What is the Human Cost of Stress?

In a report published by Cigna in November 2018, more than 68million GP appointments and 3million emergency department visits were caused by stress-related illnesses. And in 2022, 88% of the UK workforce had experienced some level of burnout in the last two years.

The number of young people (aged under 55yrs) experiencing stroke has increased by 67% in the last ten years

You have probably heard of the terms ‘fight or flight’ and ‘rest and digest’ which are used to describe the two opposing functions of the autonomic nervous system: states of stress and relaxation.

When we receive stimulus it activates the release of chemical hormones to help our bodies cope with the situation. When we feel stressed the body releases hormones such as cortisol, adrenaline, and noradrenaline which are helpful for allowing us to stay alert, stay motivated and focus on the task at hand.

However, chronic (constant) states of stress prolong this response which will inevitably, over time, leads to illness.  Currently 79% of the British workforce claim to be experiencing the signs of burnout caused by stress.

  • Cortisol supresses the immune system which means our ability to fight infection becomes reduced and we will become sick more frequently.
  • Adrenaline increases our heart and breath rate which can lead to a build-up of plaque in blood vessels known as atherosclerosis which can damage the blood vessel wall and create clots.

If those clots are dislodged, they flow through the blood vessels as an embolism to our heart and brain and can potentially cause high blood pressure, stroke, and heart attack.

  • When we are stressed, our muscles become tense, particularly in the shoulder which can lead to aches and pain, headaches, and migraines.
  • The hormone system itself will become overstimulated and irregular causing issues with mood, reproduction, metabolism, growth, and development.
  • To cope with this the liver secretes more glucose, which if not reabsorbed will contribute to the development of diabetes.
  • And when our bodies are in a state of stress we are unable to ‘rest and digest’ which can disrupt our digestive system causing nausea, diarrhoea, bloating, constipation, and acid reflux.

What can we do to reduce stress? 

Ultimately, we need to break the cycle of stress with activity that creates feelings of relaxation; taking the body from high alert to rest and allow recovery.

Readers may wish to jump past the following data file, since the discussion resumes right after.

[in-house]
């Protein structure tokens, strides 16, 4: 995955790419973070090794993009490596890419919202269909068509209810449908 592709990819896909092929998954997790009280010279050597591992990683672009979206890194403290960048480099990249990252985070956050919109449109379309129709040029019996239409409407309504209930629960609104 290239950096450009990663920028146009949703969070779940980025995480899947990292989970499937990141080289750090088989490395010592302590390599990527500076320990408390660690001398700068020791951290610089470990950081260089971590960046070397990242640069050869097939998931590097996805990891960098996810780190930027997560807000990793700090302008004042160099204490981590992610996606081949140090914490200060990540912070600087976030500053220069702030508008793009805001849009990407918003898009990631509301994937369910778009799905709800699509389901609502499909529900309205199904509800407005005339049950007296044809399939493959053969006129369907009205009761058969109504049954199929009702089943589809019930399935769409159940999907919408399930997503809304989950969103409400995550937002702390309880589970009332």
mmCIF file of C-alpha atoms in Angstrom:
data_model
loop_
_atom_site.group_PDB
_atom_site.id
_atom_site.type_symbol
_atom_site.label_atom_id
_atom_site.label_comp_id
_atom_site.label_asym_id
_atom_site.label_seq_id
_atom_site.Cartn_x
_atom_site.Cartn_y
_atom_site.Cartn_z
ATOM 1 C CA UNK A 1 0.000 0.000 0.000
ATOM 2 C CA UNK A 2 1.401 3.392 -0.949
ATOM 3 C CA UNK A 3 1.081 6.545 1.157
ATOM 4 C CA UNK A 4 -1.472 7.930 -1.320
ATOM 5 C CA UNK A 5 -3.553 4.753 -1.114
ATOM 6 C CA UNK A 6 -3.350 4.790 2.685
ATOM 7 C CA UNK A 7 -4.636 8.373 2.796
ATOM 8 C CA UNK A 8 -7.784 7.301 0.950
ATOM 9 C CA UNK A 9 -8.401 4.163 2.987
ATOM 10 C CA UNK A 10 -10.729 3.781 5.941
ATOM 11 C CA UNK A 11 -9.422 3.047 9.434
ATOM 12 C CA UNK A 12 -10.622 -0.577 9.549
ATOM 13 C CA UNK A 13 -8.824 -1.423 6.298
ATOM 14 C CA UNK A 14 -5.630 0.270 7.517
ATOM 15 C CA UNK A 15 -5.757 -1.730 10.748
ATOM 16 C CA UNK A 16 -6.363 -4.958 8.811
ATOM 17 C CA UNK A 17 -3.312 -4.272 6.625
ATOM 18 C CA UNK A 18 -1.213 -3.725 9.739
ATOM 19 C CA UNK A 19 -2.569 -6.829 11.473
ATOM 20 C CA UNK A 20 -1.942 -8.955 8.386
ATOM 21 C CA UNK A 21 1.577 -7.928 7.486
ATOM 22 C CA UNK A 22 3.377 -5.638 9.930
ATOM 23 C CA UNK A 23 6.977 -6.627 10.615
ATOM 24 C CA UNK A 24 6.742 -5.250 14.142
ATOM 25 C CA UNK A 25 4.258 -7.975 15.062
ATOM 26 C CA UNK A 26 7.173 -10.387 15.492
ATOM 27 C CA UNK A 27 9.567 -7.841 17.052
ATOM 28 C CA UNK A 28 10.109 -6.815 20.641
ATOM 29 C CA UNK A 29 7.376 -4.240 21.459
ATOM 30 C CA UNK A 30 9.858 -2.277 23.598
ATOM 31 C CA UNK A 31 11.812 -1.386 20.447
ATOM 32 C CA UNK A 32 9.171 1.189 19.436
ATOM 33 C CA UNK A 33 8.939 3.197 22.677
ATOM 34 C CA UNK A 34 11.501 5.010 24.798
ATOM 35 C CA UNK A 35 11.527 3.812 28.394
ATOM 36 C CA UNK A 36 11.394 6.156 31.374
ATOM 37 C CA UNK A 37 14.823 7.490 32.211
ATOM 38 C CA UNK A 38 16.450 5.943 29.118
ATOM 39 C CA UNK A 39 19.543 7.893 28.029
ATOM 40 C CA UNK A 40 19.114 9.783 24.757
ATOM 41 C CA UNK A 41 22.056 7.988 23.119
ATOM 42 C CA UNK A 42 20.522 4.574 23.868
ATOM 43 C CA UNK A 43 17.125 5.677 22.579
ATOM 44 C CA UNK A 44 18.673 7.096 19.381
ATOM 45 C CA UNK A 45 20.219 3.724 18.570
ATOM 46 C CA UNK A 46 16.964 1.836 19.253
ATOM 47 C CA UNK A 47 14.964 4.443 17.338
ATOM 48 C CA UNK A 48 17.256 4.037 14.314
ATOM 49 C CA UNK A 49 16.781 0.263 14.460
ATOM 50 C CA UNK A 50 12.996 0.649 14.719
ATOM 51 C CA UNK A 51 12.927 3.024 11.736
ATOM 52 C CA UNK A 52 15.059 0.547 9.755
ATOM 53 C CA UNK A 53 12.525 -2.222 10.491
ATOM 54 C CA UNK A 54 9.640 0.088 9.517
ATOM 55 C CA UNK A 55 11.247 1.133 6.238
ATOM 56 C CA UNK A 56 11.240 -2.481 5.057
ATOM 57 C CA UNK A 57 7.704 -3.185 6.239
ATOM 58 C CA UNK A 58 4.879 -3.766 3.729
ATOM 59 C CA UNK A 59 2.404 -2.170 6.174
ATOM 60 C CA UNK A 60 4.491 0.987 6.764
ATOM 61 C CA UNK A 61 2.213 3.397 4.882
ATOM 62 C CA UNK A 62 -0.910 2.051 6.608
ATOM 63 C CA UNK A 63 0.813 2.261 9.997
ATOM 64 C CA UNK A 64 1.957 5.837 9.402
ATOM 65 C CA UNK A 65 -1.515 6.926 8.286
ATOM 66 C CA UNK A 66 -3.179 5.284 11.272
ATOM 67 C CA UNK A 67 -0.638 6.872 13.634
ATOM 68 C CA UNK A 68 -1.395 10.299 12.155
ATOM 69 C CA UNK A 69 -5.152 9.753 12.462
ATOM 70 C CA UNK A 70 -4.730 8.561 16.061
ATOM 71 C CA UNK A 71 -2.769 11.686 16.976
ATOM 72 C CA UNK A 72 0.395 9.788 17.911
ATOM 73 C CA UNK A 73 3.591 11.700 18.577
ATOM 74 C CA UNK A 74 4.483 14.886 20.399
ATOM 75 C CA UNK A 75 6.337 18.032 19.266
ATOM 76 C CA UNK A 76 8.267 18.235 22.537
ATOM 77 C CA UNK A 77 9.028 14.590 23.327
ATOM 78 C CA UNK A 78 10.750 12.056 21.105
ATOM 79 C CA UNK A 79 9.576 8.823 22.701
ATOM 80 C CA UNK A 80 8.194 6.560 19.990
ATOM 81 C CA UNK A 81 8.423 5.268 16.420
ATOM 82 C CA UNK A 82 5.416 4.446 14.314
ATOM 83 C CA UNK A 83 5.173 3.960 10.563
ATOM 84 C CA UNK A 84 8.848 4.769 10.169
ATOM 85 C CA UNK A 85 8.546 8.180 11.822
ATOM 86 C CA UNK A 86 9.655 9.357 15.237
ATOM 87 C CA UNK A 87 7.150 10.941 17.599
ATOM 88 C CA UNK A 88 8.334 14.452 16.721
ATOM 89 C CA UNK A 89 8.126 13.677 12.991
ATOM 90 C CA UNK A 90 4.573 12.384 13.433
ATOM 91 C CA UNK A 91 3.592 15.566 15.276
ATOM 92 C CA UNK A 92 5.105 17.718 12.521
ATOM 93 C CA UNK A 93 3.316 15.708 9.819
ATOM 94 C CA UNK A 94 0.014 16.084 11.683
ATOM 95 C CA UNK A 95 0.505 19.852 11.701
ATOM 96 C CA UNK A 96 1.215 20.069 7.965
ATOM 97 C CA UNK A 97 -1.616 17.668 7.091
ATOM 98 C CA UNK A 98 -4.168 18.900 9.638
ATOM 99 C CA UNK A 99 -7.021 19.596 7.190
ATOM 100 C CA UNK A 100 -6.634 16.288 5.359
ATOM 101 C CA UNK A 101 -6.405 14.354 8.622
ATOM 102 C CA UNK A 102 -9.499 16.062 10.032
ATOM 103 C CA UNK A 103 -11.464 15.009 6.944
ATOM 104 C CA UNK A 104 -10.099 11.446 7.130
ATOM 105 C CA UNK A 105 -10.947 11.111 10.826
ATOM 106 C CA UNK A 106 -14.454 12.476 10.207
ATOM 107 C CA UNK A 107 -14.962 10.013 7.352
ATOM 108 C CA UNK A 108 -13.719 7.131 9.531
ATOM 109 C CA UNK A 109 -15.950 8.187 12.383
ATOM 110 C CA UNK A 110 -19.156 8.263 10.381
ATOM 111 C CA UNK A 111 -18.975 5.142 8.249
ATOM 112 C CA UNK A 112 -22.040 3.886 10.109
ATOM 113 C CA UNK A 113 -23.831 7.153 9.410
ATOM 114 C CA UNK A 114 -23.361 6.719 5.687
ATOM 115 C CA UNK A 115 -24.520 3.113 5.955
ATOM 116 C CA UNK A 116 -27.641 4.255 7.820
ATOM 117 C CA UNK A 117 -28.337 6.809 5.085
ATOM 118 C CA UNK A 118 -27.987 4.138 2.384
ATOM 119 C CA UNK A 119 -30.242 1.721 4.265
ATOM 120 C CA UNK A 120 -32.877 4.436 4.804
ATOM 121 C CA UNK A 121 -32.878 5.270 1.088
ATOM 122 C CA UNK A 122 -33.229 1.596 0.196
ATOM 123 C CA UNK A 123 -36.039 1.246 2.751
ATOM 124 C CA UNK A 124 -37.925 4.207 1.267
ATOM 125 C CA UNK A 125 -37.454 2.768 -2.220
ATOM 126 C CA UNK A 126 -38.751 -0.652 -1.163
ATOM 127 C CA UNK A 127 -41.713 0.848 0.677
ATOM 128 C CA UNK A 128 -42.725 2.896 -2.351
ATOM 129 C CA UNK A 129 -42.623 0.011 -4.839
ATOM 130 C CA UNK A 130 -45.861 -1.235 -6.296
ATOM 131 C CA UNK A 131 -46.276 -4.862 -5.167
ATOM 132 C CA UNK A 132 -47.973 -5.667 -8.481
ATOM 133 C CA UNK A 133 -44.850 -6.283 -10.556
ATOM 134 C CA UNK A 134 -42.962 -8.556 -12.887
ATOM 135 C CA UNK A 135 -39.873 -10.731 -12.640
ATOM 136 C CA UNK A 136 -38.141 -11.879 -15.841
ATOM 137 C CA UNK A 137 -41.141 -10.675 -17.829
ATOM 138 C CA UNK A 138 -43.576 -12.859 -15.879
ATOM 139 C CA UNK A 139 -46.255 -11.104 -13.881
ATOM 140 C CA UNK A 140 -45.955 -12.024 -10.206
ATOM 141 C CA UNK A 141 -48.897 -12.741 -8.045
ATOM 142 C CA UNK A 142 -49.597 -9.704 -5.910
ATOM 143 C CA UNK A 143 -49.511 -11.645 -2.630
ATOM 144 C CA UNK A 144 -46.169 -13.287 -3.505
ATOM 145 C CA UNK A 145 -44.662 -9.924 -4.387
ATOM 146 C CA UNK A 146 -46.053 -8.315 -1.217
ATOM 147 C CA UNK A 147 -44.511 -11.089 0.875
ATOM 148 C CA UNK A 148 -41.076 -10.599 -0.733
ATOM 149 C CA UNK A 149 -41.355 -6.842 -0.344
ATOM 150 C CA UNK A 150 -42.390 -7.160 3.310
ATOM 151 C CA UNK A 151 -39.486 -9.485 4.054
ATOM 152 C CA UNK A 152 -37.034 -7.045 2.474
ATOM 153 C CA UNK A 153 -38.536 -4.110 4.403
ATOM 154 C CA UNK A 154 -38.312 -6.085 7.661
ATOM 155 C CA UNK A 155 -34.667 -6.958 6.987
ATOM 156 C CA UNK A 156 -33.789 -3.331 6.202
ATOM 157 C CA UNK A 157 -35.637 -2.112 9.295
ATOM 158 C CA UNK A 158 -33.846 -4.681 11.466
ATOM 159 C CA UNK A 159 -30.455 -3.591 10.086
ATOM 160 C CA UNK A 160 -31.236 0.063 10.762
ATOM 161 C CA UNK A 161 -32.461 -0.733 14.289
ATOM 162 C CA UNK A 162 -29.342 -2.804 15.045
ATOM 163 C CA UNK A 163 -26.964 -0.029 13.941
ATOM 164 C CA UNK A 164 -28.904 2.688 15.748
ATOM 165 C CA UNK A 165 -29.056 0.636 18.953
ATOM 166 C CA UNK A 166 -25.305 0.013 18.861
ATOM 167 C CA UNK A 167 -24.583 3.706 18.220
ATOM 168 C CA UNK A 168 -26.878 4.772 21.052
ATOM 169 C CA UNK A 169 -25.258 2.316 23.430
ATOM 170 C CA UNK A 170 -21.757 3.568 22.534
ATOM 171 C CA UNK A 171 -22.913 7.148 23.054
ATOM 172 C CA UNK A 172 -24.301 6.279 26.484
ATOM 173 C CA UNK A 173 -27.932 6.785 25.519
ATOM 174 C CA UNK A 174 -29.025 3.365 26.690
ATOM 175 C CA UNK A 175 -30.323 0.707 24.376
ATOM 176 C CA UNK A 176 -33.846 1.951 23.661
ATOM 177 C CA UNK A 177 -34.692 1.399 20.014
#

Awareness and recognition is the first step to reducing stress. When we recognise we are feeling stressed, we are able to do something about it, which is the first step to dealing with stress and improving our physical and mental health and happiness.

There are two key things you can do that will help reduce stress; distraction and distance. How you create distraction and distance will be different for everyone, and may vary depending on the cause of stress.

Distraction is doing something that stops you thinking about your stressors. When you are distracted and your brain is not overpowering you with worse case scenarios your body can concentrate on restoring some balance, as cortisol levels drop. These are often referred to as recovery periods.

Cooking, walking, being creative, skydiving, watching football, running, gardening…the list is endless.

Distance is the act of creating space between what is creating the stress and yourself. This can be done in a number of ways. You can physically remove yourself from a stressful situation or person that is causing you stress.

Often we will find that stress is our head, caused by thoughts that become overwheling. So when we say things out loud, talk to someone or write down the things that cause us stress, we give it distance. It becomes easier to look at it with a different perspective.

Why is the YOLO Experience so effective at reducing stress?

YOLO Experience therapy uses a variety of emerging and traditional massage techniques with guided breathing to achieve physical and mental relaxation to allow your autonomic nervous system to reset and adjust.

By providing the YOLO Experience to employees in the workplace, they are often receiving a period of recovery at the point of most need; with research showing that 79% of employed adults experience workplace stress at least one day each month.

There are other activities that will help reduce stress including; taking time away from your desk to practice eating food away from any stimulus to allow your body to solely concentrate on ‘rest and digest’.  Mindful breathing, exercise, connecting with other people can help. Check the links for more tips to combat stress and information on how to spot the signs of stress.

Contact us to find out how we can help your teams reduce stress and improve their self-care, cbritton@yolowellbeing.co.uk or call 01772 283139

Stressed woman

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